Thursday, 26 April 2012

No such thing as too much capoeira (life!)

“Dona Maria from Camboatá
She arrives at the market and bosses people around
She arrives at the roda and does a backward summersault”

This is my final ‘introductory’ blog. It’s to explore the relationship between capoeira and life as this has many dimensions and is relevant when considering the ways in which security has been distributed through capoeira. For those who play, capoeira is engrossing and taxing; but more than that – it becomes conceptually linked to practically all other elements of life.

It’s about time

Playing capoeira

Training takes a lot of time and cuts out various other things (meals, alcohol…). Rodas (games) in Salvador tend to take place on Fridays, Saturdays and Sundays – so capoeira takes over your social life too. Capoeira makes you stronger, more flexible and fitter. It consumes parts of your brain, so when you’re not training, conversations turn to how to do things faster, slower, more beautifully, more tricksily. Lots of corridos (capoeira songs) are about the game or the instruments – ever decreasing circles!

This much is not unique to capoeira; many sporting or leisure activities develop absorbing communities, although capoeira’s range of skills – from acrobatics to ritual to musicality – is particularly demanding. The conceptual links, though, are more profound. As I write this blog, I am swiping at a mosquito. The mosquito retreats, flies round, makes another approach. It feels like capoeira. Capoeira affects your relationship with your body, with time, and with others. It is part of every other game, every other struggle and every other dance.

When considering the distribution of security, the use of tactics and strategy, the force of creativity and expression and the generation of identity are not boarded up inside the game or extracted from life and transposed to a playful setting. It is much more integrated than that. Capoeira maintains a duality – as a game and as a way of life – as is regularly acknowledged by capoeira teachers and in songs.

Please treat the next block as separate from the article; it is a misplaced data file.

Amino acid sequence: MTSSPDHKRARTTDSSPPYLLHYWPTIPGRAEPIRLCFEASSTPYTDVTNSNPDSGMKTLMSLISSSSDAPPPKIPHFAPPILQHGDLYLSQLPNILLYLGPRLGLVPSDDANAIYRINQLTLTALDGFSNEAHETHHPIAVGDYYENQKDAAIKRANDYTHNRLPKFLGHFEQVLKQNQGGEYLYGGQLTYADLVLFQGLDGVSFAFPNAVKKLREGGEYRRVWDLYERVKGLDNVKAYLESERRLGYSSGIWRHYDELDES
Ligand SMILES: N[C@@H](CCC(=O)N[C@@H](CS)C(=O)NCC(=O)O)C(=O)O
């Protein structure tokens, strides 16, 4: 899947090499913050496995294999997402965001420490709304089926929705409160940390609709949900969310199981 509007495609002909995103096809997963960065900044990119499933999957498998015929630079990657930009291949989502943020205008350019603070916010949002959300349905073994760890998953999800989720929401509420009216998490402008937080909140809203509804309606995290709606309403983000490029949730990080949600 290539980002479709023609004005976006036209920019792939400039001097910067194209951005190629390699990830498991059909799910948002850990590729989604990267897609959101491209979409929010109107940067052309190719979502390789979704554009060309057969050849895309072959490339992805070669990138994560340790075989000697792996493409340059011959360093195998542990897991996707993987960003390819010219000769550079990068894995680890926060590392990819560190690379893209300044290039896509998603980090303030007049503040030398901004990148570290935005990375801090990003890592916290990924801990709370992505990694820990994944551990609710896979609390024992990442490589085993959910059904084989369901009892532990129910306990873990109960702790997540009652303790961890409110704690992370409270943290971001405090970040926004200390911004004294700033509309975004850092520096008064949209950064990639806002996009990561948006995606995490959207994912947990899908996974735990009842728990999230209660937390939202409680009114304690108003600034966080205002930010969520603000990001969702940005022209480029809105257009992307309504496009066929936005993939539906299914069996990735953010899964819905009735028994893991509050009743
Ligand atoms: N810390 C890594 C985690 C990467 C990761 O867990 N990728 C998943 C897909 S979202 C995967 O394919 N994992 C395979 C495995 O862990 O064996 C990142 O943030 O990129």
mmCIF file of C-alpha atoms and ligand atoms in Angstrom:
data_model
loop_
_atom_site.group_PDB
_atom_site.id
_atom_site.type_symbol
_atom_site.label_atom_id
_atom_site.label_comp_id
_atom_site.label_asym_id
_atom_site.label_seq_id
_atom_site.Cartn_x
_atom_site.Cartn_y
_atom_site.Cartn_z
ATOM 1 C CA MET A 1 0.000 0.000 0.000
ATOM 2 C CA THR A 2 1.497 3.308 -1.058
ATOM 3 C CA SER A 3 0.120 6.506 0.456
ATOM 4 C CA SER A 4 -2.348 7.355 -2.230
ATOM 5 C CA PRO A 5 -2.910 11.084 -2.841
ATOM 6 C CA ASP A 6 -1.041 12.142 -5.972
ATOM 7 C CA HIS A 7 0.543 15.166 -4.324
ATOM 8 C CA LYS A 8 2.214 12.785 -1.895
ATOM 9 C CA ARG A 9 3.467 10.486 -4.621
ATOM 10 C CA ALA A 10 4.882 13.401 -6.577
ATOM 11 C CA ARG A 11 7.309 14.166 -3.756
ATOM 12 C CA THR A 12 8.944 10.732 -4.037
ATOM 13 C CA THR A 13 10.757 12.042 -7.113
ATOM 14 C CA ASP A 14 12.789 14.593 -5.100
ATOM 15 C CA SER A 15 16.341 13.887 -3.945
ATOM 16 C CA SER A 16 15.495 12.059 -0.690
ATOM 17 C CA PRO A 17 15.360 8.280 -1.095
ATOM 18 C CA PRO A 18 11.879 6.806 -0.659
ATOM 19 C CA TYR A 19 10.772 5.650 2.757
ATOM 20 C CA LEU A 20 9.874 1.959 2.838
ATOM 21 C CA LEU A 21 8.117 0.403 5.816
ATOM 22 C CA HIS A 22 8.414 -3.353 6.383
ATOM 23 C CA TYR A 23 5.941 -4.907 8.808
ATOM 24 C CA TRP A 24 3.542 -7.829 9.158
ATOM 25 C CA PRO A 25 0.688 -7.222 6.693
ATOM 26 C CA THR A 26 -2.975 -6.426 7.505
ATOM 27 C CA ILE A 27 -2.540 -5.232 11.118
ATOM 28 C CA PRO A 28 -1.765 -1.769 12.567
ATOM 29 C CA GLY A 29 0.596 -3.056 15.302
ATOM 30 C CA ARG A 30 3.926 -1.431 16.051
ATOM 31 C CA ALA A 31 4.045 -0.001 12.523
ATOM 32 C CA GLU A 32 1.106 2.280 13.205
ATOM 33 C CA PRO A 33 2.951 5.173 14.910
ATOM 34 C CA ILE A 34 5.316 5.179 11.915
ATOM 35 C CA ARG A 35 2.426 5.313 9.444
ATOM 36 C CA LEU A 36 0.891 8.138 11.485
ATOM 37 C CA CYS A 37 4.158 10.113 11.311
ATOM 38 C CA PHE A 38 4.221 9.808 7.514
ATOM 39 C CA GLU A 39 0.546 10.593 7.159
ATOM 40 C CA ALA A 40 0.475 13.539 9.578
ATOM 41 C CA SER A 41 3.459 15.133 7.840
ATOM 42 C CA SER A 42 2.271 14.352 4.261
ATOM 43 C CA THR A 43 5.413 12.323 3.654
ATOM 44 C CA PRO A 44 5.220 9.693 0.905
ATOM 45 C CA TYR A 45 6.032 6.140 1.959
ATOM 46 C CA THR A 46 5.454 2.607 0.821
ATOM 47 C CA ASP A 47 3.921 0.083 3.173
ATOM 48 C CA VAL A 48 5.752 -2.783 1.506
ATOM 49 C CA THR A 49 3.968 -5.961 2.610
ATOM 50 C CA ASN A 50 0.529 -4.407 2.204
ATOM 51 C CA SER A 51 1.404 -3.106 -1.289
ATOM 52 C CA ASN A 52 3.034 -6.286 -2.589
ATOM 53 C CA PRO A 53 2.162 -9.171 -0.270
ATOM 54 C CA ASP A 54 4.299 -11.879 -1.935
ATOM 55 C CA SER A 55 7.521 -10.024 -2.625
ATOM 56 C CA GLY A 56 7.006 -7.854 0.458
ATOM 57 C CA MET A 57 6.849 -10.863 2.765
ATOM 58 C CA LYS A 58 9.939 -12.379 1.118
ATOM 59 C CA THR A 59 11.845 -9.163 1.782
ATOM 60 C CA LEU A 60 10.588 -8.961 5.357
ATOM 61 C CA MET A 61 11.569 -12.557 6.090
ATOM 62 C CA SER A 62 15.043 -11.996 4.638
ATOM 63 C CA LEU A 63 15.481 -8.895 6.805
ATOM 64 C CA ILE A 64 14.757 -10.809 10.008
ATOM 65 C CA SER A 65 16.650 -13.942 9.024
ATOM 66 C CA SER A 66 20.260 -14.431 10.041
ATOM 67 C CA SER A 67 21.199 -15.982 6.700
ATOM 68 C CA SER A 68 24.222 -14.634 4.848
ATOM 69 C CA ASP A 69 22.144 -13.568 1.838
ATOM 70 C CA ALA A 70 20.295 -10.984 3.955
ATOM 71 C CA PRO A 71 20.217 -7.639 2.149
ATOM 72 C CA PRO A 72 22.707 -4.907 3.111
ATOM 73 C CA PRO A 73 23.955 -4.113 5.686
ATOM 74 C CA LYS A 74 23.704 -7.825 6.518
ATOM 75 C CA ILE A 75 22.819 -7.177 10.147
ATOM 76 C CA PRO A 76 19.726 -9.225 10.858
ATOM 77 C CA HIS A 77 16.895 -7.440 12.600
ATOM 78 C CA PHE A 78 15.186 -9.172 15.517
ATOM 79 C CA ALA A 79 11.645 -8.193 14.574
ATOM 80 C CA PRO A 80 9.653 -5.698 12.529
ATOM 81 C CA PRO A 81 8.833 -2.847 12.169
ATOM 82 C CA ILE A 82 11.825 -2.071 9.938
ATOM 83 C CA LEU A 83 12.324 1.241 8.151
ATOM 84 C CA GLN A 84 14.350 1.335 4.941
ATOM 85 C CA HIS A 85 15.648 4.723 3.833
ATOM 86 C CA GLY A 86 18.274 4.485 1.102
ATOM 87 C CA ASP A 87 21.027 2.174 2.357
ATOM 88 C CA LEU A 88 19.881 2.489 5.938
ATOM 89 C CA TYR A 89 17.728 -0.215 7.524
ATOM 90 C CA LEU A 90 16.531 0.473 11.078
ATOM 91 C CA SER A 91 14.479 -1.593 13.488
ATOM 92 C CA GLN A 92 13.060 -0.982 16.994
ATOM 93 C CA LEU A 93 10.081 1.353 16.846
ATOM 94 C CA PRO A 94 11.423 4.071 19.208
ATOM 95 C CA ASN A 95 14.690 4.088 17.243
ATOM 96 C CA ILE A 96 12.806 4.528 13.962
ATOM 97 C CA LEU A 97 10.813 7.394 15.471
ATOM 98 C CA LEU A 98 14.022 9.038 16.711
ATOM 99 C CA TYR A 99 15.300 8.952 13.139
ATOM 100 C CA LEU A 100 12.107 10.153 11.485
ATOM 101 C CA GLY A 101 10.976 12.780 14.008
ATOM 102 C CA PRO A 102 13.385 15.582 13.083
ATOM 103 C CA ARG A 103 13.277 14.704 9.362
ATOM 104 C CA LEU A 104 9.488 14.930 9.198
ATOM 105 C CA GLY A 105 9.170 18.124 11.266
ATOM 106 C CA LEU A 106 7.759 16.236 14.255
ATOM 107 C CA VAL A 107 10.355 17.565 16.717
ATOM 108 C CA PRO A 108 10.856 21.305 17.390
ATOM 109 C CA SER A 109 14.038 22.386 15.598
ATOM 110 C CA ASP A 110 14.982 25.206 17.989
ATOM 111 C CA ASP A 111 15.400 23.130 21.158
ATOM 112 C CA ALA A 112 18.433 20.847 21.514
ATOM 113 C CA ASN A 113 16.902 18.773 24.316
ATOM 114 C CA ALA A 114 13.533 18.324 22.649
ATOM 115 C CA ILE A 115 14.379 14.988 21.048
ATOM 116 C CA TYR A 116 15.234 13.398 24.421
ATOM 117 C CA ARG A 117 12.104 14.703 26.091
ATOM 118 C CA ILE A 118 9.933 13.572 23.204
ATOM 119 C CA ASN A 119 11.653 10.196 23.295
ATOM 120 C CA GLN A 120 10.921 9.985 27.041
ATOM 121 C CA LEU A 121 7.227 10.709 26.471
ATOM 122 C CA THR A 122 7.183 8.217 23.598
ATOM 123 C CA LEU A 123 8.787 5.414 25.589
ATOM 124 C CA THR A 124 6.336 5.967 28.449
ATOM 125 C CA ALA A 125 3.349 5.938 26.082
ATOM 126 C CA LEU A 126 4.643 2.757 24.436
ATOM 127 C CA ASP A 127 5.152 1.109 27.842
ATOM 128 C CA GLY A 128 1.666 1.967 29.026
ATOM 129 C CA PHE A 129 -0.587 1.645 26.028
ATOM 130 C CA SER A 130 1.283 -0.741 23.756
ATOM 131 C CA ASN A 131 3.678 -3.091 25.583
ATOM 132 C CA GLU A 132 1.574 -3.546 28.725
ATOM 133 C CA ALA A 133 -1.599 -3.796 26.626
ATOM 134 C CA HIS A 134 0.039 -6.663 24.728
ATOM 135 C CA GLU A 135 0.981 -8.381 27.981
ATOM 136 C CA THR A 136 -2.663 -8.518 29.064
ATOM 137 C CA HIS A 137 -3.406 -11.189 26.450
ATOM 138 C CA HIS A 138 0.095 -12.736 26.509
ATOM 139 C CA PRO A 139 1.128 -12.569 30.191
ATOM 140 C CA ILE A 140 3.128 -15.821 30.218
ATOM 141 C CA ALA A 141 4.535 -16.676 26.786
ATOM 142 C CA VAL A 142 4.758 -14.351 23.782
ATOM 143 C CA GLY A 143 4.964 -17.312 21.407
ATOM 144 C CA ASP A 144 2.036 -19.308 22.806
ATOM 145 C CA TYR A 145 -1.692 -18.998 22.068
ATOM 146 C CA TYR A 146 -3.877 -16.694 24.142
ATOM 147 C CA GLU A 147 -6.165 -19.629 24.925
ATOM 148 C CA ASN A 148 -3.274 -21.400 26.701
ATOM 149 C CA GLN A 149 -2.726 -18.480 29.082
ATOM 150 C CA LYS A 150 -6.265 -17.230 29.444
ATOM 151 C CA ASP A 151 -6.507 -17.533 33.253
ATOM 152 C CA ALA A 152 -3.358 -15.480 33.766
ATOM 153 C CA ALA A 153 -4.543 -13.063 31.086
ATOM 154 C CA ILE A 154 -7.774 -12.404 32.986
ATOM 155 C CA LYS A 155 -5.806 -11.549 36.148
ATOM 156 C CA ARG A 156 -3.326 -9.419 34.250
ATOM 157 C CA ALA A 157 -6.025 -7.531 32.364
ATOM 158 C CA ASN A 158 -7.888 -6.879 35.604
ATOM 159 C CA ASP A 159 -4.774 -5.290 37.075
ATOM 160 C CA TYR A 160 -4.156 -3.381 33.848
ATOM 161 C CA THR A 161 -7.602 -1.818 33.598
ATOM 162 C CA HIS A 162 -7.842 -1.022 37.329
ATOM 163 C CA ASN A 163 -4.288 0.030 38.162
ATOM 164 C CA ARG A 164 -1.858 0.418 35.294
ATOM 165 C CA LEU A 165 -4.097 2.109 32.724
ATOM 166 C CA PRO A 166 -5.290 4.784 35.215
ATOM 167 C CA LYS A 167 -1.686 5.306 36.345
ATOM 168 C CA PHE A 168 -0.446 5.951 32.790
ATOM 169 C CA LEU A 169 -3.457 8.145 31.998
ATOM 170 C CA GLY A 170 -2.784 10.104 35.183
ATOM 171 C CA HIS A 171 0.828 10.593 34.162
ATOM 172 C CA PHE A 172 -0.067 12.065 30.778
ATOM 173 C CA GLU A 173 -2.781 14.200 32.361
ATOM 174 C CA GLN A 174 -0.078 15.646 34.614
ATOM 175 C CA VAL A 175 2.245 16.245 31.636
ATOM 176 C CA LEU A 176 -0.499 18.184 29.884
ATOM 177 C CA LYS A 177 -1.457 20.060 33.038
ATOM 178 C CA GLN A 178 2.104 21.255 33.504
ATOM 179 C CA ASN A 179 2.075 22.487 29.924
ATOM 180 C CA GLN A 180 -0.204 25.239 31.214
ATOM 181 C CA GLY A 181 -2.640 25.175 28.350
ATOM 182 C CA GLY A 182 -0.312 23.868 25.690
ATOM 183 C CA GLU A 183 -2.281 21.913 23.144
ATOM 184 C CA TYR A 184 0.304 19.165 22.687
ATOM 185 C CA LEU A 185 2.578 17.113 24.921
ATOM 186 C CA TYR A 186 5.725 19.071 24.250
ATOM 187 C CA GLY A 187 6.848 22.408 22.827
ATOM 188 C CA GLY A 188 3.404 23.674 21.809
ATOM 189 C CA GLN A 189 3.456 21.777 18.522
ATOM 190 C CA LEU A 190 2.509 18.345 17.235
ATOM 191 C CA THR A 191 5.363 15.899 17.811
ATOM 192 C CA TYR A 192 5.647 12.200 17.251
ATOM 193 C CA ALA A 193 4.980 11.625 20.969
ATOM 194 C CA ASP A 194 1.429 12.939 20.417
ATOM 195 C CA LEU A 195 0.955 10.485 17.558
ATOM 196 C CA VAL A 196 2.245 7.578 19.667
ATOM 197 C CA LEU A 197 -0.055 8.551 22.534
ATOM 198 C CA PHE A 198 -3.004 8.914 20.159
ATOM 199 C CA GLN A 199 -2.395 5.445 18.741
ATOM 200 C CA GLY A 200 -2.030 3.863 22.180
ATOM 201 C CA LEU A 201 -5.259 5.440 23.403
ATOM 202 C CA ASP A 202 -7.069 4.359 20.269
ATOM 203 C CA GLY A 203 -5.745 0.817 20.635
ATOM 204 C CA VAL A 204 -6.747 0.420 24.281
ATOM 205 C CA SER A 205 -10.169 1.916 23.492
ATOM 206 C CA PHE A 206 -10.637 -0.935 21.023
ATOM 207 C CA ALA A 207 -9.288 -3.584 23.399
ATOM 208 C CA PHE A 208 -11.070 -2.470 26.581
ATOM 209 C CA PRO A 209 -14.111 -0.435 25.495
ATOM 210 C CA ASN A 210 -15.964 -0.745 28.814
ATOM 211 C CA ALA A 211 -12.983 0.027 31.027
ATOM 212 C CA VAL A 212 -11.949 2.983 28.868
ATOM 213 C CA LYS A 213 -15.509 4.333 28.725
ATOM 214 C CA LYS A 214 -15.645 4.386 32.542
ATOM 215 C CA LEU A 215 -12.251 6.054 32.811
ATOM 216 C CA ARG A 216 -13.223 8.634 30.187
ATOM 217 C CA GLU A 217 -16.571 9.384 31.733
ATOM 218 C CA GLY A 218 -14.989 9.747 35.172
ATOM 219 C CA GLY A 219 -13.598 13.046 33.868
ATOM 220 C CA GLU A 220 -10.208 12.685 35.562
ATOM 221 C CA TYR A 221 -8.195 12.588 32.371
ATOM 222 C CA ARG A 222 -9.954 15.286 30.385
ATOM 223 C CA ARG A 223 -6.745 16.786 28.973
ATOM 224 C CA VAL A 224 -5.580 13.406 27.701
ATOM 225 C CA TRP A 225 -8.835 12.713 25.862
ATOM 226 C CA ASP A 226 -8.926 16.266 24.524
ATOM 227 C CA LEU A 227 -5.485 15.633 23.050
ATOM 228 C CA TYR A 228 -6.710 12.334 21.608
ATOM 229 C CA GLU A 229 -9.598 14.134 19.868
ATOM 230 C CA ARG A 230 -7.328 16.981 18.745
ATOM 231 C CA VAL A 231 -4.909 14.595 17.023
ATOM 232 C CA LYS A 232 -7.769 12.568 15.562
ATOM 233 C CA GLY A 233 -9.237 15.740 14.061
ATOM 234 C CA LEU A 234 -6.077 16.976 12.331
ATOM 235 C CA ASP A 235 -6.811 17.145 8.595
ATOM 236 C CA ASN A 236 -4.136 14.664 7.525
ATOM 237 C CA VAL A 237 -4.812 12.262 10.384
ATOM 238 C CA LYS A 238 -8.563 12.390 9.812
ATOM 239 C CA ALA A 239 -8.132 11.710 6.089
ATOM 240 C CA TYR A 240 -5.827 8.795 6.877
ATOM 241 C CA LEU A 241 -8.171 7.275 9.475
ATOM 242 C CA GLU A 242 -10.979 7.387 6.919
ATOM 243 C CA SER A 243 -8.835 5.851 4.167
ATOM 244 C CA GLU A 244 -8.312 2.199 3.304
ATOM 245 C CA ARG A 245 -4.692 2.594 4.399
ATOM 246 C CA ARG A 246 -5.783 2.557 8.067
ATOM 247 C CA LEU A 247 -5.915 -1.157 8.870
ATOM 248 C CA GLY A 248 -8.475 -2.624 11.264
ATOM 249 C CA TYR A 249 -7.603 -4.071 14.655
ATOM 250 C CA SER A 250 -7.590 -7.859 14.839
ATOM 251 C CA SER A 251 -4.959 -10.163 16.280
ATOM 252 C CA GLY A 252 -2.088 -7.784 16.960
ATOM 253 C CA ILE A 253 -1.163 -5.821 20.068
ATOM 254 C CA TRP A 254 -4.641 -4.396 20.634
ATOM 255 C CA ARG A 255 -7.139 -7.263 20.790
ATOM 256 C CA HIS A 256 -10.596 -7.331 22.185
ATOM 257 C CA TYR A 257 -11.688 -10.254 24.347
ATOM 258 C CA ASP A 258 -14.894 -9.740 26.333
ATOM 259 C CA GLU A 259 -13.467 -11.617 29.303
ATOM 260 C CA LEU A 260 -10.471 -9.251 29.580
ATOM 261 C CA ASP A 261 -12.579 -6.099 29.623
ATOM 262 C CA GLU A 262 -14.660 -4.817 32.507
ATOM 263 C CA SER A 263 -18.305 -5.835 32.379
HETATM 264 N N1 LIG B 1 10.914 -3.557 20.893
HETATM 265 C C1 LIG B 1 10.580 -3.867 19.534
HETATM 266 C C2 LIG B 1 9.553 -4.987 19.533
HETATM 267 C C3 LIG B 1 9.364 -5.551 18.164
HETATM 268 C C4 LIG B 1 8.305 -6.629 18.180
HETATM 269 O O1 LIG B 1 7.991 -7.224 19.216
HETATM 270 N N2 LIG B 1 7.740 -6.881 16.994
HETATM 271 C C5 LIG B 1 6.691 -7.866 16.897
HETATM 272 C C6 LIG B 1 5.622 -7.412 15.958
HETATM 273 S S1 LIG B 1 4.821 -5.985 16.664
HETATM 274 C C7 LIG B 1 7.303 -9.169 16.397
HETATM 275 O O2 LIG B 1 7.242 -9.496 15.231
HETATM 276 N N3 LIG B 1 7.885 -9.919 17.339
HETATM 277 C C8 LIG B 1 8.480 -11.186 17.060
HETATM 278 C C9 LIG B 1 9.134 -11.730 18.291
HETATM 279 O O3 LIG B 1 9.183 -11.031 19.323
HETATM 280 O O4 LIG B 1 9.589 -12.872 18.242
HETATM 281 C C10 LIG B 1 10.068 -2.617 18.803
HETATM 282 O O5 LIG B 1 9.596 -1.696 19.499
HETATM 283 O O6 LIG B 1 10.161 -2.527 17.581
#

I have just caught the mosquito.

In his book, Ring of Liberation, Lowell Lewis discusses capoeira as reflection on life and escape from it, simultaneously a space for forgetting and for acknowledging.

Reflection on life

Come on in - the water´s lovely!
“Quem não sabe nadar vai ao fundo” “whoever doesn’t know how to swim sinks to the bottom”

Capoeira’s moves and music reflect on life and, to a large extent, on brutal aspects of life. Reflections on slavery are pervasive in the ladainhas (the long songs that are sung at the beginning of a roda), as are reflections on the fickleness of life and power and the need for deceit and trickery.

The movements of capoeira have violent elements, embodying not a role-play of oppression and liberation, but a somatic reflection on it. In line with Bourdieu’s law of the conservation of violence, the kicks are real, even though the context is ritualised. The movement establishes a somatic discourse. Faber writes, “The centrality of the body to ritual means that “ritualization” is a particularly mute form of activity. It is designed to do what it does without bringing what it is doing across the threshold of discourse or systematic thinking” (Faber 2004, 110). Capoeira repeats and repeats its references to violence and freedom without articulating experiences or opinions.

Escape from life